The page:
BROSSARD, Quebec -- Montreal Canadiens goaltender Carey Price returned to practice Wednesday for the first time this month, earning a round of applause from his teammates around the pre-practice stretching circle.
Suffice it to say the Canadiens were relieved to see their best player back on the ice with them.
"He's such a big part of our team, when he's out there the guys get a boost," Canadiens forward Dale Weise said. "He's probably our biggest leader in this locker room; everyone just gets excited when you see him out there."
It is not yet known when Price, who has missed the past eight games with a lower-body injury, will be ready to play, but it won't be Thursday at home against the Arizona Coyotes.
Coach Michel Therrien said Mike Condon will start against the Coyotes. The Canadiens then play Friday at the New York Islanders and Sunday at home to the Islanders. It is not clear if Price would be available for any of those games.
"As I said when he was first injured, when he feels ready, not only physically but in terms of being able to perform, he'll let us know," Therrien said. "Right now it's a bit too early to say."
Price sustained the injury in a 4-3 loss at the Edmonton Oilers on Oct. 29. He dressed as the backup to Condon at the Calgary Flames one night later and the Canadiens announced he was injured on Nov. 1.
The Canadiens have gone 5-1-2 in the eight games since Price was injured, with Condon starting each of those games and posting a .918 save percentage, though he has allowed 10 goals in going 1-1-1 in his past three starts.
"[Condon] really allowed me to take my time and get well," Price said. "He played very valiantly over the last two weeks. He played very well, and that was a very good sign. I've been saying it all along, this team isn't just about me."
That notion, that Price is the lone reason for the Canadiens success, is something he has refuted time and again. But his teammates were more reluctant to talk about it in the past.
Last season an argument could have been made that the notion was true, with Price winning the Vezina and Hart trophies as well as the Ted Lindsay Award as the NHL's most outstanding player, with voting conducted by his NHL peers. The Canadiens were a poor offensive team that was outshot on a regular basis but managed to squeak out wins based largely on Price's goaltending.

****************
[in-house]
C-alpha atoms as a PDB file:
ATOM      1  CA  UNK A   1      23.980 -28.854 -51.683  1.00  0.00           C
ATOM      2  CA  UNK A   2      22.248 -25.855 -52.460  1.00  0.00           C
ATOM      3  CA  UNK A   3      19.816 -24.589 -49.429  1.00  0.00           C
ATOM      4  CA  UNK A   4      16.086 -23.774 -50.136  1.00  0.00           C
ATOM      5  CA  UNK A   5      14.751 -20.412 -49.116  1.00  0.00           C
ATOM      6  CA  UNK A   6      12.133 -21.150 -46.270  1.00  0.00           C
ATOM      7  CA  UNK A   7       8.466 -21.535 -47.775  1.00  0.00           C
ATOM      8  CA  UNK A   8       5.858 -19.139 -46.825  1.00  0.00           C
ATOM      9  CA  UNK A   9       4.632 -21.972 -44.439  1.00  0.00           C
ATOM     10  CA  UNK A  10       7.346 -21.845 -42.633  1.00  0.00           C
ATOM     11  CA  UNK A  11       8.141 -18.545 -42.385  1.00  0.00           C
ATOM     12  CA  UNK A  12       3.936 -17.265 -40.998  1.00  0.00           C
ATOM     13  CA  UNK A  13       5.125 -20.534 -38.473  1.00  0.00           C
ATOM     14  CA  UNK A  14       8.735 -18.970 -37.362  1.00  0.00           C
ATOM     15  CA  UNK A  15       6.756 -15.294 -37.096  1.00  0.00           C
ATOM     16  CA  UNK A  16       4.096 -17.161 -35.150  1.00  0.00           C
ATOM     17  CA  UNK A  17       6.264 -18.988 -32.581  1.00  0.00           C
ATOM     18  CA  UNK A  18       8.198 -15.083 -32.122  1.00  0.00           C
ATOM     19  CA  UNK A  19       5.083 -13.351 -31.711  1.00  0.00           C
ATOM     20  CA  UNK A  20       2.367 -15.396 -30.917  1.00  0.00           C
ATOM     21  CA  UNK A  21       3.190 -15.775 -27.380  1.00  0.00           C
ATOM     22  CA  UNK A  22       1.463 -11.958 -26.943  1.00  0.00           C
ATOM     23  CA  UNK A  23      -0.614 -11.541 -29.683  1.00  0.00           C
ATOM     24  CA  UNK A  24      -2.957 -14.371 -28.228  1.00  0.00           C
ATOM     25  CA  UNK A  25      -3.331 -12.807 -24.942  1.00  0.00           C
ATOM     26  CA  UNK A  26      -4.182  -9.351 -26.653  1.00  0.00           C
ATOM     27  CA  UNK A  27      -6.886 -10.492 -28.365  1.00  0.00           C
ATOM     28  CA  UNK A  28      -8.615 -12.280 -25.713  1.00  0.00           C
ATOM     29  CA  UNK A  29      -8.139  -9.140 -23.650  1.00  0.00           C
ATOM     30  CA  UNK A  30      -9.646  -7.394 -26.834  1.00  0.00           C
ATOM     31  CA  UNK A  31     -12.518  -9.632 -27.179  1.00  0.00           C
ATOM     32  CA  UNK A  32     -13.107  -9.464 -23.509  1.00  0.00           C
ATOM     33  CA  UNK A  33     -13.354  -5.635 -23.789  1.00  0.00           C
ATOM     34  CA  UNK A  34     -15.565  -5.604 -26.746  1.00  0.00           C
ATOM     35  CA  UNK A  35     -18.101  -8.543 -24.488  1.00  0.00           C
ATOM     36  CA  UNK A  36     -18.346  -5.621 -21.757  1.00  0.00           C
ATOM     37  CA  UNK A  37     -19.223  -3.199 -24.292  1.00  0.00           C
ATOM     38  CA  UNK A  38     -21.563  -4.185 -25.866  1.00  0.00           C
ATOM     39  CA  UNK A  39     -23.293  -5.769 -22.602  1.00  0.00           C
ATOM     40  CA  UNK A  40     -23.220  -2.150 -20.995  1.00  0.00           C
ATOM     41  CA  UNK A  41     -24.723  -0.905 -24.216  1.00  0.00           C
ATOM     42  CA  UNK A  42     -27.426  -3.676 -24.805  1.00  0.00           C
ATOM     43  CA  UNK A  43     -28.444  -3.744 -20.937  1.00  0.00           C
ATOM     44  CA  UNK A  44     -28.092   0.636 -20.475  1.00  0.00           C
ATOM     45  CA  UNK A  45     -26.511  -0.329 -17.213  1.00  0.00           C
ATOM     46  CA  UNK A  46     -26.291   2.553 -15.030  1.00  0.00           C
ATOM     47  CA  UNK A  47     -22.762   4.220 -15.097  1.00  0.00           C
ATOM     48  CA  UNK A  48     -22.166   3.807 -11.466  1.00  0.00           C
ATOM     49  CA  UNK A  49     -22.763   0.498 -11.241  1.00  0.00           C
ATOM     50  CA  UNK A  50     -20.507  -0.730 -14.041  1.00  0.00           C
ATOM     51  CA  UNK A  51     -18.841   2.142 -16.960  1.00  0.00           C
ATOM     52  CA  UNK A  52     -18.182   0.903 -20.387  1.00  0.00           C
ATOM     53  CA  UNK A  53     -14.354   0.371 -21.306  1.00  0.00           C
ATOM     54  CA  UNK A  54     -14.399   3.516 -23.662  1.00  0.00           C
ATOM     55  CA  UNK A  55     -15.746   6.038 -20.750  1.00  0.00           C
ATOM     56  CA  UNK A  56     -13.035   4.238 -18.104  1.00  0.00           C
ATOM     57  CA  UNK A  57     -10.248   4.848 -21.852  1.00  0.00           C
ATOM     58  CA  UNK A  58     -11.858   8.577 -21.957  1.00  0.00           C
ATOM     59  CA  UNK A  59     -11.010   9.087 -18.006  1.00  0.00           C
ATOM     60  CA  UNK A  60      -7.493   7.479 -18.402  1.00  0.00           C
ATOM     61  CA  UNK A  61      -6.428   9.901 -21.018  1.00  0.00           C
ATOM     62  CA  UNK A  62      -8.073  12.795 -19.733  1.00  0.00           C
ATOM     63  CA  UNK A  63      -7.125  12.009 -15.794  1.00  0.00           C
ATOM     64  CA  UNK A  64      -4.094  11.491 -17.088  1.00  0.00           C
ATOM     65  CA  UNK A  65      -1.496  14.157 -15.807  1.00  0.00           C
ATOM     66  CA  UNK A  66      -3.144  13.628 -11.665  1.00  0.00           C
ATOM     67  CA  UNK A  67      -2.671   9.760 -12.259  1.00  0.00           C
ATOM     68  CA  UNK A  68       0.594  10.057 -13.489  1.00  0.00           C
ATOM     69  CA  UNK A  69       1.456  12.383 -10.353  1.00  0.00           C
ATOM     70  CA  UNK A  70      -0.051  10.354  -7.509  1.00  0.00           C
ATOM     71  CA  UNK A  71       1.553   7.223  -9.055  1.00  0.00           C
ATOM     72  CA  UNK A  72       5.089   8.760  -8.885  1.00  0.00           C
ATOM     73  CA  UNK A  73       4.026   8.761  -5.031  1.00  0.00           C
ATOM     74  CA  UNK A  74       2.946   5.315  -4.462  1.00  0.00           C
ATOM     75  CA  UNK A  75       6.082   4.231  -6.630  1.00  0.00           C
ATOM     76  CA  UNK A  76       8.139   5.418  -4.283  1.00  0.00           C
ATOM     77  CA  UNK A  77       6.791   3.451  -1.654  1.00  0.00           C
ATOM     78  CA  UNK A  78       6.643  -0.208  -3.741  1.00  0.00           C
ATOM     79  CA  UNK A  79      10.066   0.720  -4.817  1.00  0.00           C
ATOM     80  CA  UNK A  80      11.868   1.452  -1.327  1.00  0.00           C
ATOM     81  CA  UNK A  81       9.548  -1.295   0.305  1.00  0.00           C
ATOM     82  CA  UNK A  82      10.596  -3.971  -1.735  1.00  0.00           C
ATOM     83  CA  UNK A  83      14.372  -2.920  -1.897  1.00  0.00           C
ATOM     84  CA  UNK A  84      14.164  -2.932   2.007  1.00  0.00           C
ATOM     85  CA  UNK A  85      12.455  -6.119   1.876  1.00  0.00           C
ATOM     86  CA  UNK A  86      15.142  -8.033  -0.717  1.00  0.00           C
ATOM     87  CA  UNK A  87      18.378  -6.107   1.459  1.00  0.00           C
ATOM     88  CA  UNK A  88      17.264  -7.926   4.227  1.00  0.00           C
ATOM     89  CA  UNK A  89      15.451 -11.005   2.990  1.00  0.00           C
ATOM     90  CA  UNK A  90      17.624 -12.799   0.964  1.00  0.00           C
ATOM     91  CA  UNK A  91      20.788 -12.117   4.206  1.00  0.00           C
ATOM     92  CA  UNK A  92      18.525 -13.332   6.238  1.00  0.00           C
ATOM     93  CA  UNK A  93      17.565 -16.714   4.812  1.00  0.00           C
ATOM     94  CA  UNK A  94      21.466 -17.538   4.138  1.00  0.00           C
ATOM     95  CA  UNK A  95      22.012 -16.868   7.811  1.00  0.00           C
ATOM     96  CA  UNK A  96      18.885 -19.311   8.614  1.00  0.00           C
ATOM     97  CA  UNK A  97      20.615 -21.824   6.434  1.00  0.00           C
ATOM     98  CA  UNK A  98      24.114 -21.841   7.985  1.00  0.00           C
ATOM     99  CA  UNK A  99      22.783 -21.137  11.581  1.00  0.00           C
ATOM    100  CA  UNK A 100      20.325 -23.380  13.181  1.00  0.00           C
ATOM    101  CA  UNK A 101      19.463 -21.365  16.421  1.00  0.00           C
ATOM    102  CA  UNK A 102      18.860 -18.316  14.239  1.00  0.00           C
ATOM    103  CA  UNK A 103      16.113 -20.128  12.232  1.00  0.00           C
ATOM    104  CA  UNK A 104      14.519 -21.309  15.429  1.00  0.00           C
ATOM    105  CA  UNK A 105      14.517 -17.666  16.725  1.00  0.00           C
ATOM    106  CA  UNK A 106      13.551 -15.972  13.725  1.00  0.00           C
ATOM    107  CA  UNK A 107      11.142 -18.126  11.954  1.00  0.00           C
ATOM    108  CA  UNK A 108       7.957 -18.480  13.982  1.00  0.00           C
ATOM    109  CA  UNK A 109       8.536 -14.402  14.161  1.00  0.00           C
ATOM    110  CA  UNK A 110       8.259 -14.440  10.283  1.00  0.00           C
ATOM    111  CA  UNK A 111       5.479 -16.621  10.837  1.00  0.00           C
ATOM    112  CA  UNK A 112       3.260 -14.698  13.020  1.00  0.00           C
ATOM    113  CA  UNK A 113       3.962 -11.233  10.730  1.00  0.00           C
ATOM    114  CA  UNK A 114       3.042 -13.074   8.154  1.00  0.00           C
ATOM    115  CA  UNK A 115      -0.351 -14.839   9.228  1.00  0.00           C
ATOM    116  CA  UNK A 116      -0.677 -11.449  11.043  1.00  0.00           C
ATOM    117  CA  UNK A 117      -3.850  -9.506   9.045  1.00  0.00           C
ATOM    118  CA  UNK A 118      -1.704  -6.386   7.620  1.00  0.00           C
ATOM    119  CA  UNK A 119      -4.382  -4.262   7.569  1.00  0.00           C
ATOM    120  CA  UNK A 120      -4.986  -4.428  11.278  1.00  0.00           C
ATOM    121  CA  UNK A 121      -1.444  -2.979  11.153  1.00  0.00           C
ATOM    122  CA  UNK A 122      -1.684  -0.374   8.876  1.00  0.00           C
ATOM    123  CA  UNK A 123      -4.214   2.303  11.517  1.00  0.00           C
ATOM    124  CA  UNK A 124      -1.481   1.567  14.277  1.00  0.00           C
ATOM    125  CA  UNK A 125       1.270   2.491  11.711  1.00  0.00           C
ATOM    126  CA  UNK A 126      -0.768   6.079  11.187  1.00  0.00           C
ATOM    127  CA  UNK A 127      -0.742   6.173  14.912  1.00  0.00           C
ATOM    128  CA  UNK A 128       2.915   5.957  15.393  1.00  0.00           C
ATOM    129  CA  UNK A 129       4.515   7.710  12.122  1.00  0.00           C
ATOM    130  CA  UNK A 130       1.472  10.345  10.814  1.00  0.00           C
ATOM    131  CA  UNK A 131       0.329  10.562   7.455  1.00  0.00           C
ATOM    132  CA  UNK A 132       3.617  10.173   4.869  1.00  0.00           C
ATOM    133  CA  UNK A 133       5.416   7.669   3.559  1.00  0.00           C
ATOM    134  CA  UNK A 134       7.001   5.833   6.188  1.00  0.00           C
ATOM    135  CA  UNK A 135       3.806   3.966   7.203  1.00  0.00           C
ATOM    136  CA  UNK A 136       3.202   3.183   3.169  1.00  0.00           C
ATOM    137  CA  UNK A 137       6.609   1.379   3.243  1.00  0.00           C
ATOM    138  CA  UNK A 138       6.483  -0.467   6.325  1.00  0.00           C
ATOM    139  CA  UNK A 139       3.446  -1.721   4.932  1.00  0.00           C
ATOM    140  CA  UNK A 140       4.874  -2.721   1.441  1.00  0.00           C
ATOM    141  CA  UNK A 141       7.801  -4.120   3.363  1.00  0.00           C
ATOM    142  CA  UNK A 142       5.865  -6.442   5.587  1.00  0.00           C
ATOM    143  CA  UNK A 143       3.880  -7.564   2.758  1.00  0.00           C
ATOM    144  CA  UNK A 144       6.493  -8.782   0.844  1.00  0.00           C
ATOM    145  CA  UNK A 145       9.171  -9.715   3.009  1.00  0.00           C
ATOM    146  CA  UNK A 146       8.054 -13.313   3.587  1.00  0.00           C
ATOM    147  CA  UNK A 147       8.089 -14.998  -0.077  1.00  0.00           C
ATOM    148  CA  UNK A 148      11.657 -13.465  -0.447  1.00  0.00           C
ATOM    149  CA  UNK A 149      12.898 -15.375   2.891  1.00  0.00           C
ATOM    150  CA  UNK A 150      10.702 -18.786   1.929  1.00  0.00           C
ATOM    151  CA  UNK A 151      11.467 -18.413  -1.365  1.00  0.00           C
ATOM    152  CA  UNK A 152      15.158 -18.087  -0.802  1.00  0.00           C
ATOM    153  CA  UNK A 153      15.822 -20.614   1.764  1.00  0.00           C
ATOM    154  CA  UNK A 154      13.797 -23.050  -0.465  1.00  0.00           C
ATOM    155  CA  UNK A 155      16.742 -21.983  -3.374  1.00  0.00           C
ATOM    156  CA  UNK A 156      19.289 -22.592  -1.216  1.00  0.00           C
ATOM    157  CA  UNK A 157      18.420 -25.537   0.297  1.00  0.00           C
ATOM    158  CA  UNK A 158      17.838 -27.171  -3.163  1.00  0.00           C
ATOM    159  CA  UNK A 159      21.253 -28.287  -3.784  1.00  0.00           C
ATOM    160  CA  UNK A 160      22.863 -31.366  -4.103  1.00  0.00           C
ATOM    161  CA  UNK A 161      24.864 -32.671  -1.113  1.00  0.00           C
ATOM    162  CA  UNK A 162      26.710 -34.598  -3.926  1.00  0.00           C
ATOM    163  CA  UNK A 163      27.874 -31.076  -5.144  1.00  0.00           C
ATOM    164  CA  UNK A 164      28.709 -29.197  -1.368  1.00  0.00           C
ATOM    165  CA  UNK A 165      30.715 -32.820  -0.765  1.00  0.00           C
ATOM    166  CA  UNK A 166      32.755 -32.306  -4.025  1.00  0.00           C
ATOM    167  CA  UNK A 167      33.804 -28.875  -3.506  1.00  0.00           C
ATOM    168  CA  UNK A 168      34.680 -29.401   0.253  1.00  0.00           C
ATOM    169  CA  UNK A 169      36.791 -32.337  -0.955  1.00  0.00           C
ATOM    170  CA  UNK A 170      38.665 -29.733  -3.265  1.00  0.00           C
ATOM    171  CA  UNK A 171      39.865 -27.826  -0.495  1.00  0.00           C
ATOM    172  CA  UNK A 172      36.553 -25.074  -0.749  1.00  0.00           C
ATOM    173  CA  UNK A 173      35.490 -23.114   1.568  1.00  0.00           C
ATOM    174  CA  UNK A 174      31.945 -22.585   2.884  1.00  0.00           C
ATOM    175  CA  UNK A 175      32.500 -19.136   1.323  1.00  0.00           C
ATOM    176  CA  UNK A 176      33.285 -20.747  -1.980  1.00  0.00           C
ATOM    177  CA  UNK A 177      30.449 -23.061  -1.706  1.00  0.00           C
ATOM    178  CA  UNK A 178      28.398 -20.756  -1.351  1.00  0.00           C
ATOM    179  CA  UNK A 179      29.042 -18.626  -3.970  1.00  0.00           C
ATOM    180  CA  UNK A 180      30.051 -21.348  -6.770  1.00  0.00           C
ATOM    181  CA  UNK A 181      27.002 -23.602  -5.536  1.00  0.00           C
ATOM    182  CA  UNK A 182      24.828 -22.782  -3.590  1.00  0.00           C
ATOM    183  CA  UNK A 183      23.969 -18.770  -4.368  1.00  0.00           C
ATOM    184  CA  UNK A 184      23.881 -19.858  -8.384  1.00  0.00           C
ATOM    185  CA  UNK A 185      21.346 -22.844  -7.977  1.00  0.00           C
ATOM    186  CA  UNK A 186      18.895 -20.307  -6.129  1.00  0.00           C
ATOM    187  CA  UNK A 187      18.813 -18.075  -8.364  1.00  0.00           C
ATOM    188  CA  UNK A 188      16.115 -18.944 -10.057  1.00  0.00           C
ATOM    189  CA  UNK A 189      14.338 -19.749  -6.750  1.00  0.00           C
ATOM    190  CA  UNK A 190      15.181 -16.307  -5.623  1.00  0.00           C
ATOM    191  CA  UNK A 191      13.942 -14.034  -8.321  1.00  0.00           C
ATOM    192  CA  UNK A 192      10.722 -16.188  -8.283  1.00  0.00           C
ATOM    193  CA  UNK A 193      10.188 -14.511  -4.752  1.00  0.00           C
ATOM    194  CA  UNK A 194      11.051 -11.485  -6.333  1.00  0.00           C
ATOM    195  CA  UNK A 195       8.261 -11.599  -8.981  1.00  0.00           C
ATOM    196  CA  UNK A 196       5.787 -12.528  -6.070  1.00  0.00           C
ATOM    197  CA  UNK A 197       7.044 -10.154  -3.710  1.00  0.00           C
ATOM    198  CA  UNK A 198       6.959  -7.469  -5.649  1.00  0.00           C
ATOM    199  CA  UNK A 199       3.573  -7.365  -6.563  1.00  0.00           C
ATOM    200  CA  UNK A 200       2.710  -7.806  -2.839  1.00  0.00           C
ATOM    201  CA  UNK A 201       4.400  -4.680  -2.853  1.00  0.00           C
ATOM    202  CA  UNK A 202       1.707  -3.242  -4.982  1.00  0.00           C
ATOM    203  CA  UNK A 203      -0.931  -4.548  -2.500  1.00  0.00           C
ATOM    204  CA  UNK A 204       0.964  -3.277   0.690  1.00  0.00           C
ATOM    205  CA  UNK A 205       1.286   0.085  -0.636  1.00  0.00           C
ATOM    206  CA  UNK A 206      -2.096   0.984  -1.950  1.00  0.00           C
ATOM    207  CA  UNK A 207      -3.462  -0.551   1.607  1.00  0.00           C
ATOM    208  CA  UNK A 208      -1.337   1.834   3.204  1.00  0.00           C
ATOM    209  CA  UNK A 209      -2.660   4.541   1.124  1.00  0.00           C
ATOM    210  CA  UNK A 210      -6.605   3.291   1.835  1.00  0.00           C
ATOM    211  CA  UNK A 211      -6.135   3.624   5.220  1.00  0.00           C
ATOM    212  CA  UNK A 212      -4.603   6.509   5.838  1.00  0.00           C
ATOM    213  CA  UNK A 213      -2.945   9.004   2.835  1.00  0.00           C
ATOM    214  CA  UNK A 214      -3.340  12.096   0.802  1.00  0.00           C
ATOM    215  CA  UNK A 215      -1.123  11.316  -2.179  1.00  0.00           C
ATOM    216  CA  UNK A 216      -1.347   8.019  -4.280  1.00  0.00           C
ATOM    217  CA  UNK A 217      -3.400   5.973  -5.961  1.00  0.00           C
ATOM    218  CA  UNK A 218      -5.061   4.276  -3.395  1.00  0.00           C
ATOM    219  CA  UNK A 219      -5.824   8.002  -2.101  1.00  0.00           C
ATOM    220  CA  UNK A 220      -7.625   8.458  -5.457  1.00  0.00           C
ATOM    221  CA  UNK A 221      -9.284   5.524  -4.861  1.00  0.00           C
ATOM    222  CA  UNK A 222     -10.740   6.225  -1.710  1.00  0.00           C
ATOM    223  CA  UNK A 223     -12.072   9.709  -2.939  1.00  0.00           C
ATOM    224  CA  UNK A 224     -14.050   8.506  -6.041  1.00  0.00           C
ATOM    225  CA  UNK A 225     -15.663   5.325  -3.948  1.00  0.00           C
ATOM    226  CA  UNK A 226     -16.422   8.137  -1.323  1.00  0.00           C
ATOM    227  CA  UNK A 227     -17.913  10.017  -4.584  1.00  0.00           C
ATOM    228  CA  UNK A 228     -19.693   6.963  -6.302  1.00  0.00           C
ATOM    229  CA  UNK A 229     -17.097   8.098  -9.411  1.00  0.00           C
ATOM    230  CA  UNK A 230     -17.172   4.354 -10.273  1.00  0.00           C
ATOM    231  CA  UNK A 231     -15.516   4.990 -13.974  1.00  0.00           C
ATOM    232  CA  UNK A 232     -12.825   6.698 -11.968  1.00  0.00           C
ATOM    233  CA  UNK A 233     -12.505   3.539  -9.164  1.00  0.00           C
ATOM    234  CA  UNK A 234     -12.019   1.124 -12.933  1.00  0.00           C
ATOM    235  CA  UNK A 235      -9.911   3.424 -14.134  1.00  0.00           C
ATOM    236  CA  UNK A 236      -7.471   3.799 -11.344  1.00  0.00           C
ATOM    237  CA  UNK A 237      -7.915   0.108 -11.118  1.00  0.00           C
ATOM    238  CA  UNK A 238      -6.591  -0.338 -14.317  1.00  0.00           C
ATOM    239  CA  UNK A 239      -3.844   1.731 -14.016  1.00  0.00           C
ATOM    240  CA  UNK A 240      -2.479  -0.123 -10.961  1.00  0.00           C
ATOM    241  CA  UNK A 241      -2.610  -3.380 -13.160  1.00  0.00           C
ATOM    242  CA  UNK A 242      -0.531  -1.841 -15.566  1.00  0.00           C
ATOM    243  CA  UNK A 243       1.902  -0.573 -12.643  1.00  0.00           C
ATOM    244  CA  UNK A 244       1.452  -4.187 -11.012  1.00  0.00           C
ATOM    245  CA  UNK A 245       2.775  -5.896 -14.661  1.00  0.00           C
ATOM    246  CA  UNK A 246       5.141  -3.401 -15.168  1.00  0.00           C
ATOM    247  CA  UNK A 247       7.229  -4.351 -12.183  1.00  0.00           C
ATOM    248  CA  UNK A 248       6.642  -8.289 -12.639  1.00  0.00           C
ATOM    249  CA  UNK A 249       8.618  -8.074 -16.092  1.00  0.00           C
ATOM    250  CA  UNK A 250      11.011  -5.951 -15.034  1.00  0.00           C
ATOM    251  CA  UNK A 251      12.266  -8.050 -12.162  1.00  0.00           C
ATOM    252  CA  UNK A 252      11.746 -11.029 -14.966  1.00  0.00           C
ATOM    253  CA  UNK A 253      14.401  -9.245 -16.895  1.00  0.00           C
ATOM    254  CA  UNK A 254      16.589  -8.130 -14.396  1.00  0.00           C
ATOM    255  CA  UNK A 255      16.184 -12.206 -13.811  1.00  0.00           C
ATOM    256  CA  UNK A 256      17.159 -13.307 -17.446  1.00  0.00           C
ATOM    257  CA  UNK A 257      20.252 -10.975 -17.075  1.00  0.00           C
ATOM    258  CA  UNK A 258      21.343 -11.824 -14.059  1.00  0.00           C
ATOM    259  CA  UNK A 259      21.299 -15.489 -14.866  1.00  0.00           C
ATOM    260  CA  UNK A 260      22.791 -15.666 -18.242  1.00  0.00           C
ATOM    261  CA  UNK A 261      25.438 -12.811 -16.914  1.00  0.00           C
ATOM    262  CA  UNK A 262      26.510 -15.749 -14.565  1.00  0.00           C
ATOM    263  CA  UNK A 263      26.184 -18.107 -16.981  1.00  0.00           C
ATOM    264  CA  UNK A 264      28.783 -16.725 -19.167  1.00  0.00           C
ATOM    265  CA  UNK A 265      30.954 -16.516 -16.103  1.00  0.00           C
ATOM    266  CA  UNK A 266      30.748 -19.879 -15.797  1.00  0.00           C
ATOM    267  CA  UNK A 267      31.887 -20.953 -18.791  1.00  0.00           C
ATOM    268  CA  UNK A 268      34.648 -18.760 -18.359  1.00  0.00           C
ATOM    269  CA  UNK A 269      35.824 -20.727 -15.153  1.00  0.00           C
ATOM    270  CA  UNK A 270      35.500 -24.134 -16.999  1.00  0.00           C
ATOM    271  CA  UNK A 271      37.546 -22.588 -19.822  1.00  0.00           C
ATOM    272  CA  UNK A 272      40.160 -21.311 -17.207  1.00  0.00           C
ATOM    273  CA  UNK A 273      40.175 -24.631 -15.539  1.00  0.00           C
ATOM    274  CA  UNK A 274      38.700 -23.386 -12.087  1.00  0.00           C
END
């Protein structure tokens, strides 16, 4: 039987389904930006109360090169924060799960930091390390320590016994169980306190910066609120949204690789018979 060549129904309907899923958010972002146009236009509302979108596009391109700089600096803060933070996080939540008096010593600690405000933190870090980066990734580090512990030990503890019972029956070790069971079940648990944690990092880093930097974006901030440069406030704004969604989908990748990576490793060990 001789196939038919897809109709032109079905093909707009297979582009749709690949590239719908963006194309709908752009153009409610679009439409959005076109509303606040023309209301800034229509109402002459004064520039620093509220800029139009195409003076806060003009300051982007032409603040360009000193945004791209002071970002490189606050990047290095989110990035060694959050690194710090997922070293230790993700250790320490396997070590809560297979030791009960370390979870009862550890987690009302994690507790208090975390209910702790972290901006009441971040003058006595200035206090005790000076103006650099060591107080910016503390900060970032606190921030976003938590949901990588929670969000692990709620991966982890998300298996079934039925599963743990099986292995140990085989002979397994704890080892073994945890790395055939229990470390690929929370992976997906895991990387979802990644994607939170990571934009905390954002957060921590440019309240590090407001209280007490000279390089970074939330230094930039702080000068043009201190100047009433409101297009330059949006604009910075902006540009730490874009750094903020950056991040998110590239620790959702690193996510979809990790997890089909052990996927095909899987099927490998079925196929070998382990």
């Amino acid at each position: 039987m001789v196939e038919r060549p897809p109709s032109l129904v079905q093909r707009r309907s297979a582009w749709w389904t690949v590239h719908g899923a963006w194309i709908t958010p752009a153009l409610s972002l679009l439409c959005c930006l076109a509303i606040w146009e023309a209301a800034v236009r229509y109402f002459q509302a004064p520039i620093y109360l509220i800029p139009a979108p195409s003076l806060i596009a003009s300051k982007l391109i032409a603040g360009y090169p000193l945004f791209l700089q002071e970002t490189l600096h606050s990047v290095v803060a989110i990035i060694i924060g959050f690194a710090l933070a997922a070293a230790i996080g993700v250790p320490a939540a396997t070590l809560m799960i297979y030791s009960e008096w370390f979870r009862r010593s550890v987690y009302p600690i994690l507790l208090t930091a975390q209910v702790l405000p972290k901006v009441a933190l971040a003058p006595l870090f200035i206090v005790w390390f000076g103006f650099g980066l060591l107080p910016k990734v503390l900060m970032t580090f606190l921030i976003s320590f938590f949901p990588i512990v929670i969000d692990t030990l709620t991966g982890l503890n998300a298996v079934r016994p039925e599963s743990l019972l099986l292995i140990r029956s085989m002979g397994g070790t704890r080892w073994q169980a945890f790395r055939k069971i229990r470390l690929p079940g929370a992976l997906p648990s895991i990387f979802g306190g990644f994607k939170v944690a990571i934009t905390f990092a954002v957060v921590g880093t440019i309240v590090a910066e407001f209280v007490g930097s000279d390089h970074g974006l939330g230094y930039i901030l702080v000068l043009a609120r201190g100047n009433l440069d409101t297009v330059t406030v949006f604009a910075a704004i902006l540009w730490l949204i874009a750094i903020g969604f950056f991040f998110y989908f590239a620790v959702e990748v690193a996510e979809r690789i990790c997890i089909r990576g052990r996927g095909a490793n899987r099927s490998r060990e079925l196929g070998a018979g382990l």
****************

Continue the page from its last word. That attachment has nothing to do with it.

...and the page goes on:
The same can't be said this season, but that stigma lingered.
"If you're on the team and you talk [to the media] everyday, you get the sense that's what's being said and that's what people genuinely felt," Canadiens captain Max Pacioretty said. "He's our best player, he's on the ice for 60 minutes a game, and it almost felt like people felt we should not play him or it was an unfair advantage that he was on our team.
"He's our best player and we're so thankful to have him, but it gave us a bit of extra motivation. We knew we were going to have to play a little bit better in his absence. We got some great goaltending from [Condon] and hopefully we can keep going that way and playing the right way. But it was definitely motivation, especially for me personally. I felt it."
In a way, Price's absence could almost be seen as a blessing for the Canadiens, who have learned to be confident in their own abilities regardless of who is in net. They entered play Wednesday second in the NHL in goals per game (3.53), first in shots on goal per game (31.8), fourth in power-play percentage (23.9 percent) and have a 14-3-2 record through 19 games, with Price not starting 10 of those 19 games.
A similar scenario would have been unthinkable a season ago.
"I think it's given us confidence in this room, mostly, that we're able to out-chance, out-shoot and outplay opponents," Pacioretty said. "That's a good feeling moving forward in the season. But I think when we get rolling and as the season rolls on, you trust the system and I think we feel confidence in our game in all areas."
The last time Price missed a significant amount of games for the Canadiens was after he won gold with Canada at the 2014 Sochi Olympics. He missed Montreal's first eight games after the Olympic break and the Canadiens went 3-4-1 in his absence, with Peter Budaj and Dustin Tokarski combining to allow 28 goals. In the 2014 Stanley Cup Playoffs, Price was injured in Game 1 of the Eastern Conference Final against the New York Rangers, and the Canadiens lost the series in six games with Tokarski in net.
There is no doubt the Canadiens are a much better team with Price in net. But the way they handled his absence this time as compared to the last time shows the Canadiens are a much better team in front of Price.
"I think the guys earned a lot of credibility. A lot of respect," Therrien said. "This is a team that has matured. We have a better understanding of how we want to play, and that's all part of the process. It's not the same group, and what I mean is that it's not the same group in terms of the level they are at. They've learned a lot from the playoffs, playing in big games. So we're not in the same situation we were in two years ago."